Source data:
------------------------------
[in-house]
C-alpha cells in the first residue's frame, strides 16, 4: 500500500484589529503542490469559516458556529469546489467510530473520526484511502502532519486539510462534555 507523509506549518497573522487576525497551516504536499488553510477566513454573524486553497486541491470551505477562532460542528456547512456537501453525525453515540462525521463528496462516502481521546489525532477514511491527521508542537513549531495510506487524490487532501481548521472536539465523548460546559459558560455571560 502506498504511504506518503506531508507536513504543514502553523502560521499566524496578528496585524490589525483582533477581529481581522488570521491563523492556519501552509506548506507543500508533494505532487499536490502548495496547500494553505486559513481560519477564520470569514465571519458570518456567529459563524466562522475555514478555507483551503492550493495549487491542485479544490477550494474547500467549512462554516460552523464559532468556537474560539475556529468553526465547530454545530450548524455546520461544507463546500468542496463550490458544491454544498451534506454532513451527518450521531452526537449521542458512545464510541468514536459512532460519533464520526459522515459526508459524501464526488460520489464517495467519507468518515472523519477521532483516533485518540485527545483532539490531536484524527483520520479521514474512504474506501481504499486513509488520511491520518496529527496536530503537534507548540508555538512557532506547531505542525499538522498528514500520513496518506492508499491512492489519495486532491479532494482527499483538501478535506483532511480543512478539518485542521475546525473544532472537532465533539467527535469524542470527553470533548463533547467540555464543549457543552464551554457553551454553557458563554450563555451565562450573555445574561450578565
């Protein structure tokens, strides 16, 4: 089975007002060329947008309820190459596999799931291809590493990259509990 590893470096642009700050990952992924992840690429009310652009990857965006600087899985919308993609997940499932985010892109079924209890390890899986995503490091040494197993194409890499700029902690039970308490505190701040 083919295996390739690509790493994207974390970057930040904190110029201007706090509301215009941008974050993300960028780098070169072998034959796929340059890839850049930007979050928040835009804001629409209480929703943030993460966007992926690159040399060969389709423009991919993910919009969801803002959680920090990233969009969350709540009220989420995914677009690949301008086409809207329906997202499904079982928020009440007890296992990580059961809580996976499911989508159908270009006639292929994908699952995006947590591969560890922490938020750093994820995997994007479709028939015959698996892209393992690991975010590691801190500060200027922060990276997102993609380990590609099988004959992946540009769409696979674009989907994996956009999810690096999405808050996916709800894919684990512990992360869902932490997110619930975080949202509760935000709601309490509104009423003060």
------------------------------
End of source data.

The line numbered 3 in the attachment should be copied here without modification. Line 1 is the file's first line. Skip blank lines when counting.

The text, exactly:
């Protein structure tokens, strides 16, 4: 089975007002060329947008309820190459596999799931291809590493990259509990 590893470096642009700050990952992924992840690429009310652009990857965006600087899985919308993609997940499932985010892109079924209890390890899986995503490091040494197993194409890499700029902690039970308490505190701040 083919295996390739690509790493994207974390970057930040904190110029201007706090509301215009941008974050993300960028780098070169072998034959796929340059890839850049930007979050928040835009804001629409209480929703943030993460966007992926690159040399060969389709423009991919993910919009969801803002959680920090990233969009969350709540009220989420995914677009690949301008086409809207329906997202499904079982928020009440007890296992990580059961809580996976499911989508159908270009006639292929994908699952995006947590591969560890922490938020750093994820995997994007479709028939015959698996892209393992690991975010590691801190500060200027922060990276997102993609380990590609099988004959992946540009769409696979674009989907994996956009999810690096999405808050996916709800894919684990512990992360869902932490997110619930975080949202509760935000709601309490509104009423003060």